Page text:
Remembering Trench Warfare in World War I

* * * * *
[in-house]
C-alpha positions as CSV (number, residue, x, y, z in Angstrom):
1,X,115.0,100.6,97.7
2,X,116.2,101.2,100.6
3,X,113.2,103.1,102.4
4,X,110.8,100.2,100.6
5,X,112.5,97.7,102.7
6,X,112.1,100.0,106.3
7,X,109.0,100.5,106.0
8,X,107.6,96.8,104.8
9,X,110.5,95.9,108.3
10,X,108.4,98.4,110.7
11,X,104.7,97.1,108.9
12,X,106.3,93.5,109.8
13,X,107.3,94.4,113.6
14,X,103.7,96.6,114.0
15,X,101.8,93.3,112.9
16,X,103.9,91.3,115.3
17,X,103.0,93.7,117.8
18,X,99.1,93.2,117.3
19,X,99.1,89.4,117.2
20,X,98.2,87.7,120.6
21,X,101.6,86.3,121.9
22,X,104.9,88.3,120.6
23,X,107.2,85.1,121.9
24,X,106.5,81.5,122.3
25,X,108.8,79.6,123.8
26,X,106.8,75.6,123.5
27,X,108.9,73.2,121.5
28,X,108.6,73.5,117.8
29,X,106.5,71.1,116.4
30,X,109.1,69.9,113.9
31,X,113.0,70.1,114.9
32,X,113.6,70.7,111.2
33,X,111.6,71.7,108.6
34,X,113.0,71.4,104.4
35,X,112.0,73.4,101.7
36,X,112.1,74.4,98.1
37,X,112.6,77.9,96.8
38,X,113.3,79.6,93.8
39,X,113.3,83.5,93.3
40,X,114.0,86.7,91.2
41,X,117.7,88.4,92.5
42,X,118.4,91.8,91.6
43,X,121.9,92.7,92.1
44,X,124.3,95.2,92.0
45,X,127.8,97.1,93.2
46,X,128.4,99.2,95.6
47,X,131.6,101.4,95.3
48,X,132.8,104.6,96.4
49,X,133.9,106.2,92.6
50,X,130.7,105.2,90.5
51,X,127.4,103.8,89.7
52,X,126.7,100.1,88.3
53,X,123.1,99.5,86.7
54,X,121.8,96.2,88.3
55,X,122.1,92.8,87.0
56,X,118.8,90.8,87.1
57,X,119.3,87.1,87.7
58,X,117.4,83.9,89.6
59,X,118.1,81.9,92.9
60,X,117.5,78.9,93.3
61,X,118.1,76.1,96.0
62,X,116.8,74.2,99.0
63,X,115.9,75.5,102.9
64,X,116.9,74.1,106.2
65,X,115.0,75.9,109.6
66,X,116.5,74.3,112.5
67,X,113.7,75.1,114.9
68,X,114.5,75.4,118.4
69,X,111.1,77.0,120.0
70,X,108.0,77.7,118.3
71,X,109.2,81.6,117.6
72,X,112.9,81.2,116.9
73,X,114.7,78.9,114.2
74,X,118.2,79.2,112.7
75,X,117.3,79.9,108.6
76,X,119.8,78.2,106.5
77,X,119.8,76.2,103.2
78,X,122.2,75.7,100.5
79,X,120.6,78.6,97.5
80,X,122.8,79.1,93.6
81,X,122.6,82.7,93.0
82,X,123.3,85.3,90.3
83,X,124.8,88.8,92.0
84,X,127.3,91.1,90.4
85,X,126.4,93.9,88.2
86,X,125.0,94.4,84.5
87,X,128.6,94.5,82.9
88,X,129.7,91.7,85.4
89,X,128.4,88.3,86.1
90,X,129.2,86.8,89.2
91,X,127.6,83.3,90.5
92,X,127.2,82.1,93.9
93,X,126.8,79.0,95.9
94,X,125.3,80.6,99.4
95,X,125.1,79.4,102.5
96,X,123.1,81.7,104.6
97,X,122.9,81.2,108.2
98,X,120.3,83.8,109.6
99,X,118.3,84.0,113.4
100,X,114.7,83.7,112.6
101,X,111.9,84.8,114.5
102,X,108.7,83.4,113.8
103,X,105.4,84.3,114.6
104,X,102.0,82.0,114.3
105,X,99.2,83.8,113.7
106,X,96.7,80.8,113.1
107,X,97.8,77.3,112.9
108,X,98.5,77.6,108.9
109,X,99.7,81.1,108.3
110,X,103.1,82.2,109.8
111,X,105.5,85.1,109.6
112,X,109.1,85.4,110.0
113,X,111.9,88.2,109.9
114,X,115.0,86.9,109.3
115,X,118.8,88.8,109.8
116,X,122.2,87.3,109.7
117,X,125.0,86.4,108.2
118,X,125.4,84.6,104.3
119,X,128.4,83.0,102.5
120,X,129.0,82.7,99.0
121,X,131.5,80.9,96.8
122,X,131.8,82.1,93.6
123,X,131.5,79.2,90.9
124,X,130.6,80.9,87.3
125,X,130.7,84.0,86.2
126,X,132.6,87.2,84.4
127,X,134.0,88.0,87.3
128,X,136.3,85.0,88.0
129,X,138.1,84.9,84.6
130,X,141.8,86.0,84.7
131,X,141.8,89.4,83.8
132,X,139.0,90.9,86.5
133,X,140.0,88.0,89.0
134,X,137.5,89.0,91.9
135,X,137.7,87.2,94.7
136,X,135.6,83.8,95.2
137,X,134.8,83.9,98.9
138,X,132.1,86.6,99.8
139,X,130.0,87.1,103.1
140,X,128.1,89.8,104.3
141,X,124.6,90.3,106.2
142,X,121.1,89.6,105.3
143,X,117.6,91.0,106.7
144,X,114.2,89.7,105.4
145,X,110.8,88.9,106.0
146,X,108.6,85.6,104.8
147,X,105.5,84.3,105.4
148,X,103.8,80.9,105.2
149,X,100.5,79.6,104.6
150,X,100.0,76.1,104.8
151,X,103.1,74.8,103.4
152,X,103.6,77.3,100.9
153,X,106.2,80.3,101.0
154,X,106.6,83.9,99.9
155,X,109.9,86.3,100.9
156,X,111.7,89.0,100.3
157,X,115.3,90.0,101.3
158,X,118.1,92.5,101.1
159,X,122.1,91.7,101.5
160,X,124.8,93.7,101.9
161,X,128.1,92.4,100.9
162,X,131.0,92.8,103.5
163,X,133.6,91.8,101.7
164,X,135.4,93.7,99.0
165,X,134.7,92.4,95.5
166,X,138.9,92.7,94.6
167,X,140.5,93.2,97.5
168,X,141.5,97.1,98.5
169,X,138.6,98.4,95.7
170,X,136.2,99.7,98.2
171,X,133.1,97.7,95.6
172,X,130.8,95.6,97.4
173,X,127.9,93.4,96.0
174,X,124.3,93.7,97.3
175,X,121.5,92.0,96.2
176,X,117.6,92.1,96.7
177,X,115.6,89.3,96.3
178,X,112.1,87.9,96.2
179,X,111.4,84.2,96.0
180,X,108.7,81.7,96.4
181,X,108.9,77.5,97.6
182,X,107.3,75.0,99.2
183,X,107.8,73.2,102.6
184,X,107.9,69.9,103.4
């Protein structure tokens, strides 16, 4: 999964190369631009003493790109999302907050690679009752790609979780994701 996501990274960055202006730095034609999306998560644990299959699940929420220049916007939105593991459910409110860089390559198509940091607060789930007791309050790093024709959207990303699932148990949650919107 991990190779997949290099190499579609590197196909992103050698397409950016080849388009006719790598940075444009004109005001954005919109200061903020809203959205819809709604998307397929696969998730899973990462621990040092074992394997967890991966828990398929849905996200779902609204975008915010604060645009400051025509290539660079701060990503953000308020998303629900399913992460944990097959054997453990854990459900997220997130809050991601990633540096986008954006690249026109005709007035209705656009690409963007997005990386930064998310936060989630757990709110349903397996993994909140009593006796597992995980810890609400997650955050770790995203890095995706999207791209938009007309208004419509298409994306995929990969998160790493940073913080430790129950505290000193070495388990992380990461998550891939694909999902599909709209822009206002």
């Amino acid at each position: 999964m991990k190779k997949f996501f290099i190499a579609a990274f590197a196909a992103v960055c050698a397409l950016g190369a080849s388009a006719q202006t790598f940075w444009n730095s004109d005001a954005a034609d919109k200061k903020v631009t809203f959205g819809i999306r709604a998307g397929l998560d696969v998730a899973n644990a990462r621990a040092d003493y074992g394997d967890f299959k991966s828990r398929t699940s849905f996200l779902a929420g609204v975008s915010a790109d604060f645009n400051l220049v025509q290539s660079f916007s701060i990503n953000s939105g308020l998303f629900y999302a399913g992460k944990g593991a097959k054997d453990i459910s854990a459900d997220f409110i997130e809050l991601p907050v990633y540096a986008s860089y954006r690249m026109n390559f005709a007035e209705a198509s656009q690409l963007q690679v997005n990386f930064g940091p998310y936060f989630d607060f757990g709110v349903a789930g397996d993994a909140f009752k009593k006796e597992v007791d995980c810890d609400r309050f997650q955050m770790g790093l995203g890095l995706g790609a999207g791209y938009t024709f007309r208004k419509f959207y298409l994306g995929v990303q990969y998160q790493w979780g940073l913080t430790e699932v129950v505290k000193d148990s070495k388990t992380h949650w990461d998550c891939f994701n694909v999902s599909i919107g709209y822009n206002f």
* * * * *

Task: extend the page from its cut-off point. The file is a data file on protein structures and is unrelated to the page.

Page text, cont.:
Germany’s plan to knock France out of the war with an early strike had clearly failed by early September 1914. The Allies had halted the German drive toward Paris during the First Battle of the Marne, resulting in a stalemate. The series of battles and engagements that followed would later become known as the Race to the Sea, in which the Germans and Allies took turns attempting to flank each other to the north until they reached the North Sea. With operational-level flanking maneuvers impossible, both sides dug in, creating a long line of opposing trenches and defensive works that reached all the way to the Swiss border. As a result, any progress on the Western Front now required direct assaults on strongly held enemy lines. Read more at STRATFOR.COM

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